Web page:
January 23, 2021
car

CAR NKT cells offer a promising approach to combat hard-to-treat solid tumors

Natural killer T (NKT) cells, a type of immune cells known for their potent anti-cancer properties in murine tumor models, have been developed into a novel form of immunotherapy to treat patients with cancer.

Researchers at Baylor College of Medicine and the University of North Carolina at Chapel Hill have genetically modified human NKT cells with a chimeric antigen receptor (CAR) that enables them to specifically recognize and attack neuroblastoma, a form of childhood cancer. Expressed with the CAR is interleukin-15 (IL-15), a natural protein that supports NKT cell survival.

In the study, appearing in Nature Medicine, researchers present interim results from an ongoing clinical trial showing that the modified cells are safe, localize to tumors, and, in one of three patients, induced an objective response with regression of bone metastatic lesions.

Enhancing the tumor-fighting capabilities of NKT cells

The earliest

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US Army prioritizes open architecture for future combat vehicle amid competition prep

WASHINGTON — The U.S. Army still plans to release of its request for proposals in December to replace the Bradley Infantry Fighting Vehicle, and it wants industry to prioritize an open architecture in its designs.

“The network is almost more important in some ways than building the combat vehicles,” Maj. Gen. Brian Cummings, program executive officer of ground combat systems, told Defense News in an interview ahead of the Association of the U.S. Army’s virtual conference.

The future optionally manned fighting vehicle will need the flexibility to be networked with other capabilities across the battlefield, and designed such that capabilities can plug into the vehicle at the forward edge. This realization was highlighted during the Army’s Project Convergence exercise at Yuma Proving Ground, Arizona, which wrapped up last month and during which an OMFV surrogate played a part.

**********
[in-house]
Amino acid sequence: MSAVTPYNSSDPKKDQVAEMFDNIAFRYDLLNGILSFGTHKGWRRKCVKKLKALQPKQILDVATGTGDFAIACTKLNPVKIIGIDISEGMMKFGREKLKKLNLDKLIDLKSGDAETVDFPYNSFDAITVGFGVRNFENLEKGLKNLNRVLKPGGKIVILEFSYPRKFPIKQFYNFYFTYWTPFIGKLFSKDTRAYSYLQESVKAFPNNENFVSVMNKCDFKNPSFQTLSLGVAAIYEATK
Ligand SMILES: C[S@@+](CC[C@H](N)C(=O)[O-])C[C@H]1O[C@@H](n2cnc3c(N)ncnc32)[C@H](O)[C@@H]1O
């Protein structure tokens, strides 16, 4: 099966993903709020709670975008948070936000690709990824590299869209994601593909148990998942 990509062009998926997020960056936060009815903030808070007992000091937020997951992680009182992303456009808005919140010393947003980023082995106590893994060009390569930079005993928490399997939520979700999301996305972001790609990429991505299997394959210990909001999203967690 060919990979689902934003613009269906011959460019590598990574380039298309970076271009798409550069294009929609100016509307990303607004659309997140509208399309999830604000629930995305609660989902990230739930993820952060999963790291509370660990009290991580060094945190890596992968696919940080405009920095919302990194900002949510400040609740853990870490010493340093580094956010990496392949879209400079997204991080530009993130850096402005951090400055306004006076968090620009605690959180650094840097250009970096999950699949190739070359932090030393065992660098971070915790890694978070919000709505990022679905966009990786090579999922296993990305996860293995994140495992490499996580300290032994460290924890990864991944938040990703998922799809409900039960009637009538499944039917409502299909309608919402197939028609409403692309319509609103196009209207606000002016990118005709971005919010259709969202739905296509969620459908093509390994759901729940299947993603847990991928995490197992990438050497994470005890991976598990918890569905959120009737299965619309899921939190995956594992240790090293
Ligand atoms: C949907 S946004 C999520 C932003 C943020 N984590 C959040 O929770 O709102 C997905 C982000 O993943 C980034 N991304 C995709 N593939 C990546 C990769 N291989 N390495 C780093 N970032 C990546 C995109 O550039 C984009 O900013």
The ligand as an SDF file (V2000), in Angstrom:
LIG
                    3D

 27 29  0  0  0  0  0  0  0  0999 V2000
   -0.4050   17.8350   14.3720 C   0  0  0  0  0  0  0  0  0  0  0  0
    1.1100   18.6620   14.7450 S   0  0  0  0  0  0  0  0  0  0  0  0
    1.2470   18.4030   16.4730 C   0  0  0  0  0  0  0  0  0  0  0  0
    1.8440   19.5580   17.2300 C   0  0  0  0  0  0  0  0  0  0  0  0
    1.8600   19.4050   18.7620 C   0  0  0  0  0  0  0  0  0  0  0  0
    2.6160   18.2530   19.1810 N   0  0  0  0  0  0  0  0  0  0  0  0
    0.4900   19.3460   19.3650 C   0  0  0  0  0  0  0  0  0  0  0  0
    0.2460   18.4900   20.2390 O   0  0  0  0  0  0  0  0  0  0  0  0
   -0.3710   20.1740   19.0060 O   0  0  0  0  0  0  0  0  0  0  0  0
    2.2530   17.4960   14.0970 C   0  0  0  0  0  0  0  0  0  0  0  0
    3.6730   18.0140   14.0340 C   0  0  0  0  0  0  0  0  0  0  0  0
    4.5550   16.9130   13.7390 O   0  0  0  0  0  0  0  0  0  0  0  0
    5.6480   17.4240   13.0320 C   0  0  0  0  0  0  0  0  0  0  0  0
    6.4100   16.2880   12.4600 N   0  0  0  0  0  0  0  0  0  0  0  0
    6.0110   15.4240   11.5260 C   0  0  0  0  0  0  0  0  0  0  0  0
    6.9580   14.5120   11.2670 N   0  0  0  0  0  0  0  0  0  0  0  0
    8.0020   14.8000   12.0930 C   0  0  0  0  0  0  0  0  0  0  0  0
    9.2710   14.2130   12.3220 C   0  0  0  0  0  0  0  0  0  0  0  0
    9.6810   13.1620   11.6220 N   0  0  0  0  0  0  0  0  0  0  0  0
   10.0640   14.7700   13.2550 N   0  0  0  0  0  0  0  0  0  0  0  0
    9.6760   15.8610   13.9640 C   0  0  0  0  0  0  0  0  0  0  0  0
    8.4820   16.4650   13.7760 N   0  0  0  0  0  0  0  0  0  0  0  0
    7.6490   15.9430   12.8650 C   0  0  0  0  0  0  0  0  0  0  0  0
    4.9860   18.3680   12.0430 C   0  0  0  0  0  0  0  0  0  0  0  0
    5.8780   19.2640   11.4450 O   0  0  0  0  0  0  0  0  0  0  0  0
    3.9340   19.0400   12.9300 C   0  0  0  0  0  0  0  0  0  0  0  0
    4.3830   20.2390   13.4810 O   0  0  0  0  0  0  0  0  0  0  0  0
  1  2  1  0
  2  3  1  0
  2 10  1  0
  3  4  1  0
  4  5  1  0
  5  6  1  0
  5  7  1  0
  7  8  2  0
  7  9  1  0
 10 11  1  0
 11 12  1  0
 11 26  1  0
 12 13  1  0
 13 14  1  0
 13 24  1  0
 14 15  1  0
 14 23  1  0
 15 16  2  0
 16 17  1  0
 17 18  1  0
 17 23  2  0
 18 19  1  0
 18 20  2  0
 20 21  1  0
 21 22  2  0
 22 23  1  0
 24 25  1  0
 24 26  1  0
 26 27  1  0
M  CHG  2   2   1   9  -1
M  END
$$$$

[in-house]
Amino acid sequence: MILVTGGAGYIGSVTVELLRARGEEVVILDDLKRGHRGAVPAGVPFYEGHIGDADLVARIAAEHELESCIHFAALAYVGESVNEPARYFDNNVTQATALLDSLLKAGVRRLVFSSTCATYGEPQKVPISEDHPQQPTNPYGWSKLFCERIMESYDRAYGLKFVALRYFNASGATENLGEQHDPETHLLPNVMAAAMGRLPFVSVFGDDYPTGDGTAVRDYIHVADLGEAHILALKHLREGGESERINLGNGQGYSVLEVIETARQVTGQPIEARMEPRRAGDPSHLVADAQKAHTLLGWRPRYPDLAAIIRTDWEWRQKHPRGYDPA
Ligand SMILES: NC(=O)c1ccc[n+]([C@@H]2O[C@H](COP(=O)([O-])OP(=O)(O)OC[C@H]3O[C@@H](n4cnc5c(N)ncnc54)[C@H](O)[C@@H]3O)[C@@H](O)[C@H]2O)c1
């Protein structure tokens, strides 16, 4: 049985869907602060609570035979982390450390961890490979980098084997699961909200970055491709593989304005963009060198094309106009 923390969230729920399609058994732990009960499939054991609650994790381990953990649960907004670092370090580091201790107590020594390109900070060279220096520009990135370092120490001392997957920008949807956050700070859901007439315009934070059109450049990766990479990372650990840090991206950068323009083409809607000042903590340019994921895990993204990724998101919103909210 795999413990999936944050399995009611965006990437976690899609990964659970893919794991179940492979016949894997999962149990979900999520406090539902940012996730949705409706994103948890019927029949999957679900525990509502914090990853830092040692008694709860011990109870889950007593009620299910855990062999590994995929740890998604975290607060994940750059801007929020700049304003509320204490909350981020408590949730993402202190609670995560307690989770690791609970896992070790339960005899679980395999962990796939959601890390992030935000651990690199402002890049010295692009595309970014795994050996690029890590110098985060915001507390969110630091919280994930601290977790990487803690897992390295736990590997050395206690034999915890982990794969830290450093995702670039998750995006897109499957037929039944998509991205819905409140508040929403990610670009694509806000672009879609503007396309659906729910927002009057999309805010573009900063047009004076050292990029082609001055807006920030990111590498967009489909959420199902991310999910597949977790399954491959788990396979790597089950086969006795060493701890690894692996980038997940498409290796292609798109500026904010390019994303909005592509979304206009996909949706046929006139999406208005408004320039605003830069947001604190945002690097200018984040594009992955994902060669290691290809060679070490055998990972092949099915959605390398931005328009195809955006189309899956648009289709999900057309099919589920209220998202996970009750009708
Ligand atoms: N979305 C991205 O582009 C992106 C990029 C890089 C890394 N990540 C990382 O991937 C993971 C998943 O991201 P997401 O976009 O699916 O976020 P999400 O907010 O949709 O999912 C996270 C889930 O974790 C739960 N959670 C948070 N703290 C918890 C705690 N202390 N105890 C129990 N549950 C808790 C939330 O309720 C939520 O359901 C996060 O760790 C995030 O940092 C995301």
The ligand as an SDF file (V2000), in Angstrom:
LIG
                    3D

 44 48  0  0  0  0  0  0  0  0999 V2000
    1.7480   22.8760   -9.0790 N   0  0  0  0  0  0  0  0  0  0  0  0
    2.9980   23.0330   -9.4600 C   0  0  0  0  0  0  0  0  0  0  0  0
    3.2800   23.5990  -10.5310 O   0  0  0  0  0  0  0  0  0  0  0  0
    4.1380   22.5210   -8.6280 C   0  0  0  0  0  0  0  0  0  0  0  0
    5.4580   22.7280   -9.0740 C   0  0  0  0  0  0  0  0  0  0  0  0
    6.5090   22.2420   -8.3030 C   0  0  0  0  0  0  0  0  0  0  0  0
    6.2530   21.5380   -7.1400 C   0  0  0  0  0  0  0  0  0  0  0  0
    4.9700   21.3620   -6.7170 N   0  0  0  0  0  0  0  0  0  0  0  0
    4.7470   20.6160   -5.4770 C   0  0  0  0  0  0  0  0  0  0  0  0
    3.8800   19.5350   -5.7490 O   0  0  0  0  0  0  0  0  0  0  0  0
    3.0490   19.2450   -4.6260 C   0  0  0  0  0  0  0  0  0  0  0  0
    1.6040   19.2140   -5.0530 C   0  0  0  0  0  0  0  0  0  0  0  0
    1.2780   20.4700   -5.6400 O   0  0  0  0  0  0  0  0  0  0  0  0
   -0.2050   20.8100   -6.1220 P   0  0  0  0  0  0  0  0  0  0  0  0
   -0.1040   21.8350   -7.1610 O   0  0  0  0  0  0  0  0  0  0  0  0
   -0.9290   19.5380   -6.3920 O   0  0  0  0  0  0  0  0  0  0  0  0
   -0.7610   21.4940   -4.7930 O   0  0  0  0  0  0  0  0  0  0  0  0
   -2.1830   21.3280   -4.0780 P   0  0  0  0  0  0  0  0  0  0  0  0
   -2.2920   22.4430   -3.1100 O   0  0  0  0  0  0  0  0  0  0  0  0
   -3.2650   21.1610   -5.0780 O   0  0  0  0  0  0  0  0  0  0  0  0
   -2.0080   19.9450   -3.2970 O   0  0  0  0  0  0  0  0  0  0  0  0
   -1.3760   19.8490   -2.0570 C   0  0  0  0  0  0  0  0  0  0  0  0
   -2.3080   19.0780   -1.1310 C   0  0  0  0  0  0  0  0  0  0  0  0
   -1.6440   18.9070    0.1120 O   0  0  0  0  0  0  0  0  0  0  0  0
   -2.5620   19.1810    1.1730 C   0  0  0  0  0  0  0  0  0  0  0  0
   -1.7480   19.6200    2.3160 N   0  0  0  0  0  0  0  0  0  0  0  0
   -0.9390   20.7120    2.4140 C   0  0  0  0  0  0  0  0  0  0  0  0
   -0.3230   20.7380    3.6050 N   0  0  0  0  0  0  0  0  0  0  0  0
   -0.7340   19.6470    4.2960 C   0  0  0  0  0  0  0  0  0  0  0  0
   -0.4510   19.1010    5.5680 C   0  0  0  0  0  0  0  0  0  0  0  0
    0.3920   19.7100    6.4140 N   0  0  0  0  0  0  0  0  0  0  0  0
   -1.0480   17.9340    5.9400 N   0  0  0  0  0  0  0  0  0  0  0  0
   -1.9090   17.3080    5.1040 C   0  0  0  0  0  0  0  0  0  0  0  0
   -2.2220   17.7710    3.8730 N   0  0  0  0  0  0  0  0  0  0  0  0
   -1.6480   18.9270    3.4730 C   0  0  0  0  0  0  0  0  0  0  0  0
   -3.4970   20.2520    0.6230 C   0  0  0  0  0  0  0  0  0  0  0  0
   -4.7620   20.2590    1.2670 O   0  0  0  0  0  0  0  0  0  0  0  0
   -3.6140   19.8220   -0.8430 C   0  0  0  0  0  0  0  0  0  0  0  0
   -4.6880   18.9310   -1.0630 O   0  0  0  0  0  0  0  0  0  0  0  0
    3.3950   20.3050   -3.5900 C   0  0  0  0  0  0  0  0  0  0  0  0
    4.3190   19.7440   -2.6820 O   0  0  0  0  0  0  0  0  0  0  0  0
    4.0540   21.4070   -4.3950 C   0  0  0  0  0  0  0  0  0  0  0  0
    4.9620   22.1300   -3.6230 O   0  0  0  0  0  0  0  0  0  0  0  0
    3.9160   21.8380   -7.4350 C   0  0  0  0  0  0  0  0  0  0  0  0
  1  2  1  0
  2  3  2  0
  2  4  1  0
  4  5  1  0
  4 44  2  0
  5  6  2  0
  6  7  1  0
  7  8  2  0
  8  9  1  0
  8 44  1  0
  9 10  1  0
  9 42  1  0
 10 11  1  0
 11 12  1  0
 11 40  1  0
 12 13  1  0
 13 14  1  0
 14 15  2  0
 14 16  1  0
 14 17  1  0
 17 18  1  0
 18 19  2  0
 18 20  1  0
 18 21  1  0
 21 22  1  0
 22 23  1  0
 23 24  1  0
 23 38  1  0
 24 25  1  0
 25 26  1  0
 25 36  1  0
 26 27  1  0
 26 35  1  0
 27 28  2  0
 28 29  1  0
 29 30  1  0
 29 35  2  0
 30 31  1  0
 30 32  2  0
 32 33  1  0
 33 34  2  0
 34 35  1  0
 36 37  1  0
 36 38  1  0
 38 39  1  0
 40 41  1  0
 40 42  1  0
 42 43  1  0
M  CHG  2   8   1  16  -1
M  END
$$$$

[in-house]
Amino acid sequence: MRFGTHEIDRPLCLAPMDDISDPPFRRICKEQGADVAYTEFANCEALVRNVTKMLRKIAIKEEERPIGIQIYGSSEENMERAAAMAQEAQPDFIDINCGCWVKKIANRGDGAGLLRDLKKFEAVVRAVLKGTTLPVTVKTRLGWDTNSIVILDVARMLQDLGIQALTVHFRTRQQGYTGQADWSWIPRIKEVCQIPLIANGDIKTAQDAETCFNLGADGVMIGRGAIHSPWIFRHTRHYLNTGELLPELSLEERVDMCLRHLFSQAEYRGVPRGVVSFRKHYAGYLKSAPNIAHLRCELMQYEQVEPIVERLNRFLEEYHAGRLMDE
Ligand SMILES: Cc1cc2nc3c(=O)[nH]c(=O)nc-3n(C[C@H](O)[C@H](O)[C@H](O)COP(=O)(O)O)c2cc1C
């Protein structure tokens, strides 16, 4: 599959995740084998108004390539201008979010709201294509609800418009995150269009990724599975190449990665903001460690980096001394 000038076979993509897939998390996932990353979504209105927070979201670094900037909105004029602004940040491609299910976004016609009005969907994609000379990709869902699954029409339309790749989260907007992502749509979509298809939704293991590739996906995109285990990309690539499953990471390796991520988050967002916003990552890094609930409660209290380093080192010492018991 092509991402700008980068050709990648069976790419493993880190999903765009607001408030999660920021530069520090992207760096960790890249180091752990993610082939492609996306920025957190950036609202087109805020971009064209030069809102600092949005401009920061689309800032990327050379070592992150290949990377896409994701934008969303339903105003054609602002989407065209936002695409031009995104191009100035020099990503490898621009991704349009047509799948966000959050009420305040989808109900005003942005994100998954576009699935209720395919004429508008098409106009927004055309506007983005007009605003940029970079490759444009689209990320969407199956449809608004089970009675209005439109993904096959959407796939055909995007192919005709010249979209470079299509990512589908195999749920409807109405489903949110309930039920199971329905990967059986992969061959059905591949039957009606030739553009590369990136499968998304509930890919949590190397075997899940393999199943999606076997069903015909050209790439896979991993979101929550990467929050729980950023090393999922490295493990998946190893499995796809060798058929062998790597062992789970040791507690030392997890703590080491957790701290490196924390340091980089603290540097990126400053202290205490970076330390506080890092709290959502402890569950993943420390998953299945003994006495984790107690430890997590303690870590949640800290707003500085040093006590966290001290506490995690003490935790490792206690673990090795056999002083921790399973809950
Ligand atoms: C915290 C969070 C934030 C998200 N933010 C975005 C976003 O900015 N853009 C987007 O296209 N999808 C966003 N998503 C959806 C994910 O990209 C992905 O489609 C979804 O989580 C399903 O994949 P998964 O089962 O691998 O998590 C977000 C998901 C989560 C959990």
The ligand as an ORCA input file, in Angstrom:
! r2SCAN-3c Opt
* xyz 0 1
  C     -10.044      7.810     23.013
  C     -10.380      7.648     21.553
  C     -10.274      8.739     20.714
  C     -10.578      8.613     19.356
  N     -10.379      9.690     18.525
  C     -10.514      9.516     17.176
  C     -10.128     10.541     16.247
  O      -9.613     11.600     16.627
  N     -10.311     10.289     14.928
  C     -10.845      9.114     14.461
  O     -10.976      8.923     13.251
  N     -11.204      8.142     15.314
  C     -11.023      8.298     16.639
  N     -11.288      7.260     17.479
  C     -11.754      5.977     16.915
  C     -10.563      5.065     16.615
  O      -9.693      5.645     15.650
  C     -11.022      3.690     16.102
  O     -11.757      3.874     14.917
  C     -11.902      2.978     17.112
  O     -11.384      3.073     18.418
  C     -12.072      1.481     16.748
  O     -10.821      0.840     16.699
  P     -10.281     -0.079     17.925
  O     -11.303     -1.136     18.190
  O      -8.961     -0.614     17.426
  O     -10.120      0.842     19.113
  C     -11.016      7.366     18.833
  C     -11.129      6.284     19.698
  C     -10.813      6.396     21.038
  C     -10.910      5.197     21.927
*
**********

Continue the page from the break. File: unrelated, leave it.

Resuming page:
The Army will focus on the effort to develop OMFV with an

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This All-Electric Robotic Combat Vehicle May Accompany Army Units into Battle

Textron Systems announced Thursday that it will deliver an all-electric version of its M5 Ripsaw Robotic Combat Vehicle prototype to the U.S. Army for experimentation next year.

Earlier this year, the Army selected a Textron team to develop its subsidiary Howe & Howe’s unmanned vehicle for the service’s Robotic Combat Vehicle, or RCV, Medium platform.

The Army wants to develop a light, medium and heavy version of the RCV to give commanders the option of sending unmanned vehicles into combat against enemy forces. The service selected QinetiQ North America to build four light versions of the RCV.

Textron is scheduled to deliver four prototypes of its 10-ton M5, which resembles a lightweight tank powered by diesel and hybrid electric motors, by the end of the year.

Read Next: Army Forced to Treat COVID-19 Infections Like Combat Casualties as Training Resumes

The Army also recently selected Textron to deliver an all-electric

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